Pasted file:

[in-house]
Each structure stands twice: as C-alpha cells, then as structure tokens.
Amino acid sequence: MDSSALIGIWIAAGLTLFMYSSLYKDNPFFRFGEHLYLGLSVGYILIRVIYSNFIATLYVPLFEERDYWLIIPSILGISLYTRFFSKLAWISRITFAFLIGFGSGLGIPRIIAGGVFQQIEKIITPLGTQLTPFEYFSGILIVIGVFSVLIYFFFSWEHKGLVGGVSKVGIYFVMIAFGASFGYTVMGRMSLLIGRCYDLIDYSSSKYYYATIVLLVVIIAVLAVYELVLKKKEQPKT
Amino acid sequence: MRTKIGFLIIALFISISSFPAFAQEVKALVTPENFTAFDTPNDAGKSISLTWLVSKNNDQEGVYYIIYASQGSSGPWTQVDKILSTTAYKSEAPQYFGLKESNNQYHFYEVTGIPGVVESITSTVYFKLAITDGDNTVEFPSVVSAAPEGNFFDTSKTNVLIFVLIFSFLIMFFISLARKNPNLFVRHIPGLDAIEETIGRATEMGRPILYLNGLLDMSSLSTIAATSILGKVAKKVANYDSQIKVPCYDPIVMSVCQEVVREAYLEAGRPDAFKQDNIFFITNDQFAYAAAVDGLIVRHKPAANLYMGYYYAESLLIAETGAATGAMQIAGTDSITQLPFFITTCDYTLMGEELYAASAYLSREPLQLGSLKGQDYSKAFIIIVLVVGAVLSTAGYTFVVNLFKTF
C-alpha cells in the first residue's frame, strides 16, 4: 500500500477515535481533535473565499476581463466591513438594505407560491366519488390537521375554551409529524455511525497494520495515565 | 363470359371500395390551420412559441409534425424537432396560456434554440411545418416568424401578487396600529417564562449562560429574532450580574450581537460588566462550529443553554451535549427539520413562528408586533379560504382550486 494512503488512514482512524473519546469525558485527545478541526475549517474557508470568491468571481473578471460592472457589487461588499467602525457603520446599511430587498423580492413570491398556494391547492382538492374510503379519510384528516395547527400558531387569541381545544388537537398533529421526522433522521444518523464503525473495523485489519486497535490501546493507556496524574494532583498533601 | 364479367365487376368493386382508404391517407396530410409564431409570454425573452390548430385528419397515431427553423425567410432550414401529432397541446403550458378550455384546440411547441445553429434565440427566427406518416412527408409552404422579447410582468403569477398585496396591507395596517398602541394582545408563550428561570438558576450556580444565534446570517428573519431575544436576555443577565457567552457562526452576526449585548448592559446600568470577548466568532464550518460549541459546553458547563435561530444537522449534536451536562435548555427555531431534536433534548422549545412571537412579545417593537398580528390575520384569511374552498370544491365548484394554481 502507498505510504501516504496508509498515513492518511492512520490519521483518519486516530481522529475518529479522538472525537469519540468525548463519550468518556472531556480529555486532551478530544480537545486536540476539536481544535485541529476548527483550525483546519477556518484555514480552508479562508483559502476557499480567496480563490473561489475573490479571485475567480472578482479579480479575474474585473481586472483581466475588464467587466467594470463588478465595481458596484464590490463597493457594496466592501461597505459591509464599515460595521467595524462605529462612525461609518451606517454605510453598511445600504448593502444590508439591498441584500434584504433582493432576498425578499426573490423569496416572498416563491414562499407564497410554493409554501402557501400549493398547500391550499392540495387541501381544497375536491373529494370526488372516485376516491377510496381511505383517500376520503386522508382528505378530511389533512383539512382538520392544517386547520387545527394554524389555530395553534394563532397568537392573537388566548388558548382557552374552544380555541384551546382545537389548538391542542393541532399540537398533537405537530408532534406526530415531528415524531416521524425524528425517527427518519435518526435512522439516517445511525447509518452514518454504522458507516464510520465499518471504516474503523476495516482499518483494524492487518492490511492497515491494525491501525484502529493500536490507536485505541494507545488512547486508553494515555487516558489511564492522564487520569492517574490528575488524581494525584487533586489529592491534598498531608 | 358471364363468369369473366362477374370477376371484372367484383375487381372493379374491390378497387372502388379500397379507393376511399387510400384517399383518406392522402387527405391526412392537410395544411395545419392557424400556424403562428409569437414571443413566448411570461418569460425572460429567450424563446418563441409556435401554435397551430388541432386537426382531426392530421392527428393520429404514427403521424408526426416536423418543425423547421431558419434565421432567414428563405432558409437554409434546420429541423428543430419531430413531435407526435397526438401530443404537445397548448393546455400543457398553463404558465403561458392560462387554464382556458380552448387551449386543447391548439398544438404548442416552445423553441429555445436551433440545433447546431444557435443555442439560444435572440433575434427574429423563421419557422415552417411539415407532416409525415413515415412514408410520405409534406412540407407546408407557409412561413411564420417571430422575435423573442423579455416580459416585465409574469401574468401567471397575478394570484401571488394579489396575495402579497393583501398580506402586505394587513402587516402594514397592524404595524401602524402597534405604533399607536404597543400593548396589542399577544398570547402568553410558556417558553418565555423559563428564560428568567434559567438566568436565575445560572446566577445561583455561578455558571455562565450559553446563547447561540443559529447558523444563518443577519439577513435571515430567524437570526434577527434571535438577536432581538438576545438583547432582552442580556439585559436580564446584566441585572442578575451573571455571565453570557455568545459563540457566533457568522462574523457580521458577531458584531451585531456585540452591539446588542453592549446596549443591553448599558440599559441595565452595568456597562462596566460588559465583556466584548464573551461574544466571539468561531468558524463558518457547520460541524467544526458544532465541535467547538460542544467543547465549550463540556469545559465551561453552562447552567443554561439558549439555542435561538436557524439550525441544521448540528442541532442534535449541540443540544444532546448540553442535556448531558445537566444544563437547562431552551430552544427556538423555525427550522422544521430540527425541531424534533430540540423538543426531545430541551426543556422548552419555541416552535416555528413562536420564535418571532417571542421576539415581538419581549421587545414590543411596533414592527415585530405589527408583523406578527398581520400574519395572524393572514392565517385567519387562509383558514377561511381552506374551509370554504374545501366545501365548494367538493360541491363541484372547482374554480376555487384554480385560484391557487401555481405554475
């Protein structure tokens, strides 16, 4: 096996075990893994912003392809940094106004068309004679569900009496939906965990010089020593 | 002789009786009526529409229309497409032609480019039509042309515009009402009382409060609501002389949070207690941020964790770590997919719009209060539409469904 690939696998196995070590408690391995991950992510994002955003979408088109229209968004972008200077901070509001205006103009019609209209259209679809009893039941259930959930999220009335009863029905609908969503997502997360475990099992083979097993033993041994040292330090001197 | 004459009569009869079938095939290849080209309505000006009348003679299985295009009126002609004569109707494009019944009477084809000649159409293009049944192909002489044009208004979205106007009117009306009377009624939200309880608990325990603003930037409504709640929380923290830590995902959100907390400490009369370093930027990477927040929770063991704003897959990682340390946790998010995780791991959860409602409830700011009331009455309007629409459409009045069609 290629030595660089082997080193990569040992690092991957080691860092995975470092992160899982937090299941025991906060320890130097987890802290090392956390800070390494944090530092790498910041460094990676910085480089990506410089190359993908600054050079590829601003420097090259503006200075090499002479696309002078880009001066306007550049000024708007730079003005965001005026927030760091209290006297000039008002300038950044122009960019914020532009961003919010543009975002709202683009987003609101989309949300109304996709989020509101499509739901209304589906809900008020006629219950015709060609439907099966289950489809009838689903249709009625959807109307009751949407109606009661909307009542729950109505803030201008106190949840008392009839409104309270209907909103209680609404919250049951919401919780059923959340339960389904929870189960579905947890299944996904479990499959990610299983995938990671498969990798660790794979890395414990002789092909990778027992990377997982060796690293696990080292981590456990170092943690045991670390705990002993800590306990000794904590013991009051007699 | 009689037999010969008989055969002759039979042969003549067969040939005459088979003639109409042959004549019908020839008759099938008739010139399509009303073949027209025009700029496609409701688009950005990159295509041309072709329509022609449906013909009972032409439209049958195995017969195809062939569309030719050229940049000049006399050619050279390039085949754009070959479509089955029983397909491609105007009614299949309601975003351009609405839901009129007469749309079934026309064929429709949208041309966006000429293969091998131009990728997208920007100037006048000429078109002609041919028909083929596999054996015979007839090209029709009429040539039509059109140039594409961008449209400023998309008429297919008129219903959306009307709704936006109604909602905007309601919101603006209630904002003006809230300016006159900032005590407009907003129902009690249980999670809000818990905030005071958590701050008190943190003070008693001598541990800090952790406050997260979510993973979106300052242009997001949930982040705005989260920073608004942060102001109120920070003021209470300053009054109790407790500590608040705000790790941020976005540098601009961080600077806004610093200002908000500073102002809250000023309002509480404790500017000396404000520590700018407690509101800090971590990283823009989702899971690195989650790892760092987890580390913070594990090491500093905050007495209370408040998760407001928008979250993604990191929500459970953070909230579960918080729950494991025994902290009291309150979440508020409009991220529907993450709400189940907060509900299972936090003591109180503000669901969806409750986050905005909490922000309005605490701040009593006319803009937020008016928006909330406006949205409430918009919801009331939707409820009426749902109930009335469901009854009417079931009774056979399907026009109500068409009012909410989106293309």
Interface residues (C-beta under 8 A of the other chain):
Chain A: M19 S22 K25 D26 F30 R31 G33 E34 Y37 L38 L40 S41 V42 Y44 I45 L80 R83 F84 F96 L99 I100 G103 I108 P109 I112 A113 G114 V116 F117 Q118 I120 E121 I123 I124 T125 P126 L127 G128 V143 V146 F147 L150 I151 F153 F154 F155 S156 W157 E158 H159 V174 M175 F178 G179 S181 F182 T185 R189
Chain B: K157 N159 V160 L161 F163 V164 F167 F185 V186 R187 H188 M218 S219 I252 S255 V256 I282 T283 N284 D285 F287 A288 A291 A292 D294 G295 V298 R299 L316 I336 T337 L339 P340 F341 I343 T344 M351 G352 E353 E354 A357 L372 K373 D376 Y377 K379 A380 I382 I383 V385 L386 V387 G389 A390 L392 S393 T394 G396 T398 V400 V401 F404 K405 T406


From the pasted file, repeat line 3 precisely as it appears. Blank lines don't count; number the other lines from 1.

Amino acid sequence: MDSSALIGIWIAAGLTLFMYSSLYKDNPFFRFGEHLYLGLSVGYILIRVIYSNFIATLYVPLFEERDYWLIIPSILGISLYTRFFSKLAWISRITFAFLIGFGSGLGIPRIIAGGVFQQIEKIITPLGTQLTPFEYFSGILIVIGVFSVLIYFFFSWEHKGLVGGVSKVGIYFVMIAFGASFGYTVMGRMSLLIGRCYDLIDYSSSKYYYATIVLLVVIIAVLAVYELVLKKKEQPKT